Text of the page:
4_great_reasons_to_take_kids_outside

4 Great Reasons to Take Your Kids Outside

Summertime, and the living is easy. With the good, warm weather, it’s also easy to remember to take your kids outside. But when the cold north wind starts to blow, we forget how important it is to get outdoors. Here are 4 great reasons to keep taking your kids outside, come rain or shine.

1. Get the kids some vitamin D

Exposure to direct sunlight is the best way for the body to produce this happy-making vitamin. However, if your kids have very pale skin, you’ve got to balance the benefits and the dangers of exposure to direct sunlight.

The Vitamin D council recommends short periods (15 minutes) of exposure in the mid-morning during high summer for pastier kids, and longer periods for kids with darker skin. After that, cover up with clothing, stay in the shade, and/or apply sunscreen.

In winter time, when it’s harder for everyone to absorb vitamin D, it’s even more important that kids spend time outdoors (as well as taking a vitamin D supplement). Why do you think people in Iceland stick their bundled up babies outside to nap? So their little faces can absorb some all-important rays.

2. Burn off energy with some exercise

Having an 18-month-old can feel like sharing a house with the Energizer bunny. They just keep going, and going, and going…

If you ever find yourself stuck in a spiral of hyperactive kids bouncing off the walls preventing you from getting things done, then it’s time to throw them outside.

For younger kids, just being outside and taking it all in will help expend excess energy, even if they don’t do much running around. My little guy loves to lie in the big basket swing in our local playground, but he’s always heavy-lidded and ready to sleep at night, even after spending all afternoon lying back gazing at the sky.

3. Watch them discover EVERYTHING

It takes about 15 minutes to walk from my town’s train station to our house. The other day, it took us an hour and a half.

That’s because the Bug was saying, “Down? Down? Down?” as we got off the train from Munich, and when we approached a safe walking area, I complied.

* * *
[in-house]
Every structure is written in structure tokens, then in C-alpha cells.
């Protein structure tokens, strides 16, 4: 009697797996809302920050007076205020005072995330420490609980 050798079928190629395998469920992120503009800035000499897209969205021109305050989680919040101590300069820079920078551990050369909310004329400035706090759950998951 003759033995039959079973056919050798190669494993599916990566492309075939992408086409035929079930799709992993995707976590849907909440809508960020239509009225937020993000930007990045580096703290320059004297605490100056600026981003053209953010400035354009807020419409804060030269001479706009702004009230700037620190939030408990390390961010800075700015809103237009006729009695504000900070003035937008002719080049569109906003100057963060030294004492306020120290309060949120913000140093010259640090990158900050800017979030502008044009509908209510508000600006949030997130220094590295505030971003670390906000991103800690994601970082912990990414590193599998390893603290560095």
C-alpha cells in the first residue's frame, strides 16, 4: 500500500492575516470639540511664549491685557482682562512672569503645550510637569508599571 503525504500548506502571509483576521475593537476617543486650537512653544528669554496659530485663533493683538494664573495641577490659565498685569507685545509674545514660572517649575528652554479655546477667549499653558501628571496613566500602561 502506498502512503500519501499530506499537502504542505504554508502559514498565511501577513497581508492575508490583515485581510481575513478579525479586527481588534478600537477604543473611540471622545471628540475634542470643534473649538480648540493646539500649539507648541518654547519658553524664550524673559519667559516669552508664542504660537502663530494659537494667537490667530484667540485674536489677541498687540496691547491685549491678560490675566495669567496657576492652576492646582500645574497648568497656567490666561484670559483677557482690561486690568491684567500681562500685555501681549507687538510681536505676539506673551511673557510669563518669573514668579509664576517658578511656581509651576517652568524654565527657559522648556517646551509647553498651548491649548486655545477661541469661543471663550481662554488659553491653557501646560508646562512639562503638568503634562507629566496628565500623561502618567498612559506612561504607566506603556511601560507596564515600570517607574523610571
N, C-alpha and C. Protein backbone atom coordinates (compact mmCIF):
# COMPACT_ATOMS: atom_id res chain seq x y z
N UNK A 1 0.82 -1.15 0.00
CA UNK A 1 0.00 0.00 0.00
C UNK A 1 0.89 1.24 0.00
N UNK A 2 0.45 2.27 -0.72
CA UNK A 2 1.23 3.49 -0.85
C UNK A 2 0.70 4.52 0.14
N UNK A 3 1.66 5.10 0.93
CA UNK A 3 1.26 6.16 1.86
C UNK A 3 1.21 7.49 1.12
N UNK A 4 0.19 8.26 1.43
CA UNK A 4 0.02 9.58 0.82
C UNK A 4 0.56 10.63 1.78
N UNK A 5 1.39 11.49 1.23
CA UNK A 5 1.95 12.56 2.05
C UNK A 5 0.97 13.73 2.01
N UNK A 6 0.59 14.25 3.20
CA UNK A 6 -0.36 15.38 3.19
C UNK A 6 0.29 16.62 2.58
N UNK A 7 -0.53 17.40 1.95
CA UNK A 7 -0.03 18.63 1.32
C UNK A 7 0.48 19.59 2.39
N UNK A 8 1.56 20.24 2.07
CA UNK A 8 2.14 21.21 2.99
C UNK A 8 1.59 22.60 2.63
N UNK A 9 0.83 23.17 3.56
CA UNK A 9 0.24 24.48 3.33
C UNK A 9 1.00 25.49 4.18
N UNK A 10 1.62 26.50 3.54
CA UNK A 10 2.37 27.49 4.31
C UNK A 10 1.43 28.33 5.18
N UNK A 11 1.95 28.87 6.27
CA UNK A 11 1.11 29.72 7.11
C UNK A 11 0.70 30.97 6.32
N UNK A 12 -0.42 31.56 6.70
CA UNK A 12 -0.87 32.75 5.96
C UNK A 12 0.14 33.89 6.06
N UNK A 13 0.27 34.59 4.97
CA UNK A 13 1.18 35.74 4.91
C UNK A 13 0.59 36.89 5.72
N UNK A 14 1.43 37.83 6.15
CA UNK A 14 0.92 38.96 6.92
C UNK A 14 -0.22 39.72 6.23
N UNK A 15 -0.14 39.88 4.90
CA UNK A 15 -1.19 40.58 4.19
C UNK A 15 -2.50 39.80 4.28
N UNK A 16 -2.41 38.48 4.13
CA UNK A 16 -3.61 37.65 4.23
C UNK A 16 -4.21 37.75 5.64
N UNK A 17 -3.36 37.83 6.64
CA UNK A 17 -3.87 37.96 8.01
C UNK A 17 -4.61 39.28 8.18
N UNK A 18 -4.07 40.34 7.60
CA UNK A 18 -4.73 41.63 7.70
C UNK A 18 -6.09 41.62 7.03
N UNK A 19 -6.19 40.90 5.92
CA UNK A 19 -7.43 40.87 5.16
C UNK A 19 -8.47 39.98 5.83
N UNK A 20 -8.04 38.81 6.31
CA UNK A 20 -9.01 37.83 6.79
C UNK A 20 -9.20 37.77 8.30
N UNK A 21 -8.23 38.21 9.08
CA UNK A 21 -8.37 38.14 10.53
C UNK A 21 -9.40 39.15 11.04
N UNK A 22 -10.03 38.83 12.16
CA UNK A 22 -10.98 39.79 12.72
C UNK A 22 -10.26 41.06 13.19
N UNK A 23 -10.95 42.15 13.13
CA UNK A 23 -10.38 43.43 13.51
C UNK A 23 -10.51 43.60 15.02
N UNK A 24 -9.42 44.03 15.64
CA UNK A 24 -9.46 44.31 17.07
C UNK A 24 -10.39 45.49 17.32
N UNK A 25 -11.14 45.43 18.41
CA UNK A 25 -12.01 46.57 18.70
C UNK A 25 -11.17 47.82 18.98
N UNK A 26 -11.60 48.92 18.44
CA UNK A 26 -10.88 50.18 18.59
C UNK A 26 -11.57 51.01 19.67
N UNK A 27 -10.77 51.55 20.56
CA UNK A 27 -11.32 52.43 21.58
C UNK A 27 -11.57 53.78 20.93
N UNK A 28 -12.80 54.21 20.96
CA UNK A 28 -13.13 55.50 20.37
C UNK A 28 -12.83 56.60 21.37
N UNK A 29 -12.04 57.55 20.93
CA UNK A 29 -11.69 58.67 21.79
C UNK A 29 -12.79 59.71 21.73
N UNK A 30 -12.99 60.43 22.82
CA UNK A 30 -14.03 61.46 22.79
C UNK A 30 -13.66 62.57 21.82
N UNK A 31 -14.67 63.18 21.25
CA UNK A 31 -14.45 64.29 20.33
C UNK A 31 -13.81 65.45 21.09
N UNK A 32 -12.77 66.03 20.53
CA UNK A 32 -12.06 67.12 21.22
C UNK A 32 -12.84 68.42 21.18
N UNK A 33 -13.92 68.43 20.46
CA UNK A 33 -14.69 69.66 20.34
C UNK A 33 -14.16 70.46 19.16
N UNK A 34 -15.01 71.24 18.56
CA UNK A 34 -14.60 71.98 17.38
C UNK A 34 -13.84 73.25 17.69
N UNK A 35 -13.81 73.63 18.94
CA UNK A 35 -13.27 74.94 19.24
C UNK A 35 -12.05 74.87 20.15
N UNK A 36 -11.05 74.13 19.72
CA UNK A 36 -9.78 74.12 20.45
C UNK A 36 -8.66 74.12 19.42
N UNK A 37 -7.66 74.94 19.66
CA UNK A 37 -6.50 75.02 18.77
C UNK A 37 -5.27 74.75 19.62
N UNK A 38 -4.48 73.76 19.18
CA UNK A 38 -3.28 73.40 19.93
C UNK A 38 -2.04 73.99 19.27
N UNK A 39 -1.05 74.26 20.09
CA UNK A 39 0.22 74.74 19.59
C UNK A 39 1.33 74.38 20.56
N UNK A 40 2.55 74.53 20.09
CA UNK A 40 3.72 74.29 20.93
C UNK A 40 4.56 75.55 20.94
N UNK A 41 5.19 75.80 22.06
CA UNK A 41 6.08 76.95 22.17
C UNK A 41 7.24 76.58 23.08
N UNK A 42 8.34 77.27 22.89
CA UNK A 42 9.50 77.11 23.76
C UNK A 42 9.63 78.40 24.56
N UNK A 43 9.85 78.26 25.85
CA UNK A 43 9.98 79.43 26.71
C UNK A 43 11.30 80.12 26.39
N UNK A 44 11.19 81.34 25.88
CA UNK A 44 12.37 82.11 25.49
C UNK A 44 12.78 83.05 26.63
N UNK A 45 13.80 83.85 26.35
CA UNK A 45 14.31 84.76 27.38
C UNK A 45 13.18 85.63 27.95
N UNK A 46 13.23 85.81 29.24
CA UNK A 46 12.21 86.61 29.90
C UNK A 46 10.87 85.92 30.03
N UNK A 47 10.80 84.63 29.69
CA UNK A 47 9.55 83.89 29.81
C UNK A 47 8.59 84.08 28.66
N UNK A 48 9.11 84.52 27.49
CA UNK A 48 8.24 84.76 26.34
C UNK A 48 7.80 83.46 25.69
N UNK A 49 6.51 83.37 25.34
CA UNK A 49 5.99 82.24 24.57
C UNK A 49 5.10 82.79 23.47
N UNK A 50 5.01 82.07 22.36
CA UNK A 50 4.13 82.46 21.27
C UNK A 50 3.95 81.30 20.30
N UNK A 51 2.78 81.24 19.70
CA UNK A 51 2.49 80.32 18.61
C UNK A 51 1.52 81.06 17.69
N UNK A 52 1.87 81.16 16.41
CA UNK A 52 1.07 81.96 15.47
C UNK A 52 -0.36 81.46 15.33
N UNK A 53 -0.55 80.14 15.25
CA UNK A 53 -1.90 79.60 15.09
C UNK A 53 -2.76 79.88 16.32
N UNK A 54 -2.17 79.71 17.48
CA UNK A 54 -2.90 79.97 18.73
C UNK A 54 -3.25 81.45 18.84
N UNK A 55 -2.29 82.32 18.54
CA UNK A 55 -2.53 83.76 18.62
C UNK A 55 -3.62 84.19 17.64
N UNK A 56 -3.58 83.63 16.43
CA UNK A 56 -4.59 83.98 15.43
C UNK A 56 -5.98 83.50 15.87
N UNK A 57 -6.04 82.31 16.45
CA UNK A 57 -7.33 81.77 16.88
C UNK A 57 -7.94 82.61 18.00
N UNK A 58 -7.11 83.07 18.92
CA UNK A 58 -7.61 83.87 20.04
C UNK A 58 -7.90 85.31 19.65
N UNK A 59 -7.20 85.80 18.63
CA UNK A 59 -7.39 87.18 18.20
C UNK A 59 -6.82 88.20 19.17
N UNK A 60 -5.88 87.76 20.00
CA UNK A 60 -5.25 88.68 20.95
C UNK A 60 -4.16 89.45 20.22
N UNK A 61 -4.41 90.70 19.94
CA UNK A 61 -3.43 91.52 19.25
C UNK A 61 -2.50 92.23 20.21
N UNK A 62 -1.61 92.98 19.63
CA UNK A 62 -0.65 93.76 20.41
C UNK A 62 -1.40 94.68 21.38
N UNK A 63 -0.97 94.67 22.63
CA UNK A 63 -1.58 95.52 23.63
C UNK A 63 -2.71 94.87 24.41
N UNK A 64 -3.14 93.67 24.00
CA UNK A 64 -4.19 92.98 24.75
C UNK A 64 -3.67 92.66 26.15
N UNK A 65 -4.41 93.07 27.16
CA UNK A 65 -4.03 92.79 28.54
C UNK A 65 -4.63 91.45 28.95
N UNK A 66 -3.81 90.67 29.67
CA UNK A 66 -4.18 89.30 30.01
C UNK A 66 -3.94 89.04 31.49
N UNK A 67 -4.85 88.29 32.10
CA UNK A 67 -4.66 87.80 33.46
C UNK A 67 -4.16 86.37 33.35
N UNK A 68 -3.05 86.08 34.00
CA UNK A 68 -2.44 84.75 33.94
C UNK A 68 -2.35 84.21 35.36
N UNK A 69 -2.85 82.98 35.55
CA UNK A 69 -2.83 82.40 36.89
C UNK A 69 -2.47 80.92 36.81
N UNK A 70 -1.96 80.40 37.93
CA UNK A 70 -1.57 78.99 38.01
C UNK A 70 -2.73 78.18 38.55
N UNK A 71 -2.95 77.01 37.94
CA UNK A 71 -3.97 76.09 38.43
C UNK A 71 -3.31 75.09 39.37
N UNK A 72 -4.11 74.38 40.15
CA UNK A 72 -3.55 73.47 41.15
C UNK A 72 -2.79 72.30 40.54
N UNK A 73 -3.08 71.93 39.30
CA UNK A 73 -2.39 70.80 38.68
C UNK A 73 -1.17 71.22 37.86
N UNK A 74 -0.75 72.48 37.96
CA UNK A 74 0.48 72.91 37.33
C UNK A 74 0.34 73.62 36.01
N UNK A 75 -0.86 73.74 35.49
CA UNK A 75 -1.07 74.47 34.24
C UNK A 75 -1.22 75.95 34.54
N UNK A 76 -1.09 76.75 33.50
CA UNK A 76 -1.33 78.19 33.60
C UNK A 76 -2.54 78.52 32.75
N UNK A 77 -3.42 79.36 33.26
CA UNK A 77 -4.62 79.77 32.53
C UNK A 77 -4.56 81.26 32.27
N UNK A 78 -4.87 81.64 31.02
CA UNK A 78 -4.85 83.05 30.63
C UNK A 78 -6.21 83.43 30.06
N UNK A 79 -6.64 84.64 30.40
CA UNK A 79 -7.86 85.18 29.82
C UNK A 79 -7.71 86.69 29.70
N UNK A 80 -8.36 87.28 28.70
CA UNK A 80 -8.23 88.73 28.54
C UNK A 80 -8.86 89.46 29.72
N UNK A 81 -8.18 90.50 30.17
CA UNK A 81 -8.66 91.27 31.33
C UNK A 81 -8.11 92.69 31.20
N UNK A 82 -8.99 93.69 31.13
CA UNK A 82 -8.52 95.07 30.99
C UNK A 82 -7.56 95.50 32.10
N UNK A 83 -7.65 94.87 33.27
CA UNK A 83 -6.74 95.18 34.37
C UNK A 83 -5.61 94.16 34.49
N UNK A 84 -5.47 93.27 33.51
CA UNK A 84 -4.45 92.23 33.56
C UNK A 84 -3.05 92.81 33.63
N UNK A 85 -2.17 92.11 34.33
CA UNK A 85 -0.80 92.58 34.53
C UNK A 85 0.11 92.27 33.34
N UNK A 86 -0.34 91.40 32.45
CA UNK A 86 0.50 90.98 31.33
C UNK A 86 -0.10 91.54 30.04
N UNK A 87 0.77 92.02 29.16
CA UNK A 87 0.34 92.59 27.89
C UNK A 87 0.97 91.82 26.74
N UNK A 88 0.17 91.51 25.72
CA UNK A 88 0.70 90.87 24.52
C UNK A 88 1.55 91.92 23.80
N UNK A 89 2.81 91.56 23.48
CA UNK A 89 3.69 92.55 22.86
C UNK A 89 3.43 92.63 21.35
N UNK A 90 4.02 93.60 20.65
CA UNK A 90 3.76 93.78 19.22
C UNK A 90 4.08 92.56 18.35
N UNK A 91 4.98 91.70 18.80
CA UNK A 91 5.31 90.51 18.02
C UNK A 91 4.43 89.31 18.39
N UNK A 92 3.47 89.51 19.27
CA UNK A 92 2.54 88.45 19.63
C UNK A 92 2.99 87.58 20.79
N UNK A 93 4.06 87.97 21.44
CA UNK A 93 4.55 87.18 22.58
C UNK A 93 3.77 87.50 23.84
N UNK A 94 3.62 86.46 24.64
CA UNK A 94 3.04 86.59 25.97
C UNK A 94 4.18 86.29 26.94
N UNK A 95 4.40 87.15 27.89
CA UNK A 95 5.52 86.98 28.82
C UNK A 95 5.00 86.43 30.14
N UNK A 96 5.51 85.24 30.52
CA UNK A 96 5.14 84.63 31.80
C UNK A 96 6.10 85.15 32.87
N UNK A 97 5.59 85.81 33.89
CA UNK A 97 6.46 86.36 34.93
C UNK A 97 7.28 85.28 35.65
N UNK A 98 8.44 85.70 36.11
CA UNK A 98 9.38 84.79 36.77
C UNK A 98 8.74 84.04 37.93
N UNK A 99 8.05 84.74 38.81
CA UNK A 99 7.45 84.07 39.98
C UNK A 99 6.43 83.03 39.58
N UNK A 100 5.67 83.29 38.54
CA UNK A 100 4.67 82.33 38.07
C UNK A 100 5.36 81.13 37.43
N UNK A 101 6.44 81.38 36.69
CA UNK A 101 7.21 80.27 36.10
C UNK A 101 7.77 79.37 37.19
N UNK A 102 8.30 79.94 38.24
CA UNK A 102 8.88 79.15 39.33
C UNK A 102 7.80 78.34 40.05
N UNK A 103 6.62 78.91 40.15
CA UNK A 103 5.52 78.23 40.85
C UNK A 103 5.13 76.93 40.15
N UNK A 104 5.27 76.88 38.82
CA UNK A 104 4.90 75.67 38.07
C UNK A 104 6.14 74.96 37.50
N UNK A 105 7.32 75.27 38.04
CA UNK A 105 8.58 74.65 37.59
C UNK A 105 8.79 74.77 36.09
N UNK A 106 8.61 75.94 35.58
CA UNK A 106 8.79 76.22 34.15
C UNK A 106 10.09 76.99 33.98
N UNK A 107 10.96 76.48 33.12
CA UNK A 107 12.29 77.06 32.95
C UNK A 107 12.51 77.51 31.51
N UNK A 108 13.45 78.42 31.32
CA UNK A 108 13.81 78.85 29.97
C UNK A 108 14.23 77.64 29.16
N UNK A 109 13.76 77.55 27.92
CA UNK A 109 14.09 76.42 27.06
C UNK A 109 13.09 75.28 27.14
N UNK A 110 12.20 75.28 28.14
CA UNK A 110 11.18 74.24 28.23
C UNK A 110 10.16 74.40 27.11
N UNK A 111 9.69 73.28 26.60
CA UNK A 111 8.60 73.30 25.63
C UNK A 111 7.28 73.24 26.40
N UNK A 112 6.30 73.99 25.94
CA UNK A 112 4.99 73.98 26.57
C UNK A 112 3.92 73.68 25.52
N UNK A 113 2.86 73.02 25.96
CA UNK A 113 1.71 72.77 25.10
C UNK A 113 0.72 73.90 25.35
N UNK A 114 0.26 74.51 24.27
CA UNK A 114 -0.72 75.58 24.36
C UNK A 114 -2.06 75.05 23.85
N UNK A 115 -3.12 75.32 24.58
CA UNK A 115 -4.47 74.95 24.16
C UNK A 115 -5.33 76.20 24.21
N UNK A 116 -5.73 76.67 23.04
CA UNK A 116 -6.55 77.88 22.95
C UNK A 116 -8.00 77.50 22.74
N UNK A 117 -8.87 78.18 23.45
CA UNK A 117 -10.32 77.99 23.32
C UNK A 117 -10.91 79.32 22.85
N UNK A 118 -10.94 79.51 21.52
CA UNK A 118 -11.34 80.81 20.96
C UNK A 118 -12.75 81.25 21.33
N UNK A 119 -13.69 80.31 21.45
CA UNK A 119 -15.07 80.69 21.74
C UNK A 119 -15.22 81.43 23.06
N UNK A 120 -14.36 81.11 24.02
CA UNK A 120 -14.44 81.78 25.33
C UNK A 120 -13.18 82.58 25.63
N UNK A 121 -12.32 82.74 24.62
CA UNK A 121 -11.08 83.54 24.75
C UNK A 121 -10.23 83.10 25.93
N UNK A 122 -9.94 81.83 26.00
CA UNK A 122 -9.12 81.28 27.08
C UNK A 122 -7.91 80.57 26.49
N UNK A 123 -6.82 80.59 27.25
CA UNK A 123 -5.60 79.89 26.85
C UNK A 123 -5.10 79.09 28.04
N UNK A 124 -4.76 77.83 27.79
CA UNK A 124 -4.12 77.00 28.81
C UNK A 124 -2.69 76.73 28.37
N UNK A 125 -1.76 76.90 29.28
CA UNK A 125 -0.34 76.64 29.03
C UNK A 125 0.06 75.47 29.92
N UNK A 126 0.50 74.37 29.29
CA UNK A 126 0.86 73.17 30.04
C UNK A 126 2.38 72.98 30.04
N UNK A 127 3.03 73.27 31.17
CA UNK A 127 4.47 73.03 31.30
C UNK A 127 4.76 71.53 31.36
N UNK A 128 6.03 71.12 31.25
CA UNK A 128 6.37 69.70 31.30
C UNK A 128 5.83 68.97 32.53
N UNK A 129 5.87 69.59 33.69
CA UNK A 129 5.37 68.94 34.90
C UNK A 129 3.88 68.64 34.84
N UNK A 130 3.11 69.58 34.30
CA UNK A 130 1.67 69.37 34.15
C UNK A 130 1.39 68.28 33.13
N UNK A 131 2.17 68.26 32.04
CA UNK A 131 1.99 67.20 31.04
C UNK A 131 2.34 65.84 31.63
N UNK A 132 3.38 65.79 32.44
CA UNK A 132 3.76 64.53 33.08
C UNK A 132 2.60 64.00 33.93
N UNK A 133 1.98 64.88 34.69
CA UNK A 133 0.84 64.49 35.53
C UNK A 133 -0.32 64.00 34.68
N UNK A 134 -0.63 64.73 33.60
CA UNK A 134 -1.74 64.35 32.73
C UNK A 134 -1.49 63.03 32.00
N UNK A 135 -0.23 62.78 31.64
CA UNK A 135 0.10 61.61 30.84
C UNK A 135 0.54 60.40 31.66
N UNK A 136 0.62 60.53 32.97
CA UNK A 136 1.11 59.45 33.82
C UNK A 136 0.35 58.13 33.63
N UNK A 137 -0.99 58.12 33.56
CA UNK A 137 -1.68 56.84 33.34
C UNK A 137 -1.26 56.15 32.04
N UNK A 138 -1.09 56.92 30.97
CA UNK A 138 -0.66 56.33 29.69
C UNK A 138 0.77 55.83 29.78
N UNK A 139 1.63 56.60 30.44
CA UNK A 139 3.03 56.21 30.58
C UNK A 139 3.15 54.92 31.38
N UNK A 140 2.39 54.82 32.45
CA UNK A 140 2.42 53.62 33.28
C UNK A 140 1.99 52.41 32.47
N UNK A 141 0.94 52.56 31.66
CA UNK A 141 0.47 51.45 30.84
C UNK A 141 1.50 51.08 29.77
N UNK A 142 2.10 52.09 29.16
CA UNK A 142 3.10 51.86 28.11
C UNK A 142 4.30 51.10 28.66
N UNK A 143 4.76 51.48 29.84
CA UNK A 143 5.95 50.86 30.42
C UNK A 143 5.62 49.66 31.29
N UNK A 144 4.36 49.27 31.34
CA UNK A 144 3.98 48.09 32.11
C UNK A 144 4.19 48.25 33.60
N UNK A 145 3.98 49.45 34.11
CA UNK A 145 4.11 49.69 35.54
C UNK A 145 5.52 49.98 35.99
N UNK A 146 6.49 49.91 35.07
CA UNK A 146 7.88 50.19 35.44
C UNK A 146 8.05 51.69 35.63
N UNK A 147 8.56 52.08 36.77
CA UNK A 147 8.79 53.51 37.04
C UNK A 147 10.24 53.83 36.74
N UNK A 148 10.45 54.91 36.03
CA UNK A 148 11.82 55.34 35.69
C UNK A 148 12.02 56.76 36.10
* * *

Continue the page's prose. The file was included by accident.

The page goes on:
He stopped at every. Single. Puddle. Every single twig, leaf, or slug. It was pouring rain, but we were both well-equipped with rain coats and pants, and crocs. Since I was in no particular hurry to get anywhere, I just let him be.

Gently encouraging him to move forward from time to time, we spent the next 1.5 hours throwing pebbles down drains, splashing in puddles, poking at snails and slugs, and generally absorbing all there was to discover.

It was amazing to see him wonder at it all, and though I was desperate for a cup of tea by the time we got home, I wouldn’t have hurried him for the world.

4. Take a little time for yourself

As your kids get older and are better able to play on their own, you’ll find that outdoor time becomes you time. Yes, you have to be observant and constantly aware of where your kids are, but that doesn’t mean you have to follow them around the playground.

We are lucky to have playgrounds every few feet here in Germany, and many of them are fenced in, and very toddler-friendly. We have found one where no matter where I sit, I can see the Bug. He’s now big enough to run from game to game on his own, and I can sit and knit, while keeping watch out of the corner of my eye.

Being outside with other people takes the pressure off me. While at home I am constantly in demand for entertainment, the great outdoors provides enough to keep him engaged.

It’s also a nice opportunity to meet other parents. I have found this to be especially true when coming to a new place. When kids play together, parents get talking. It’s been a wonderful way to make new friends.

Get the right gear and get going

Germans say that there is no bad weather, just bad clothing. While a hailstorm is definitely best avoided, rainy, snowy and gloomy days need not be spent indoors.

For your kids’ sake, and for your sanity, get the right outdoor gear you need, and try and get outside every single day. You’ll all feel better for it.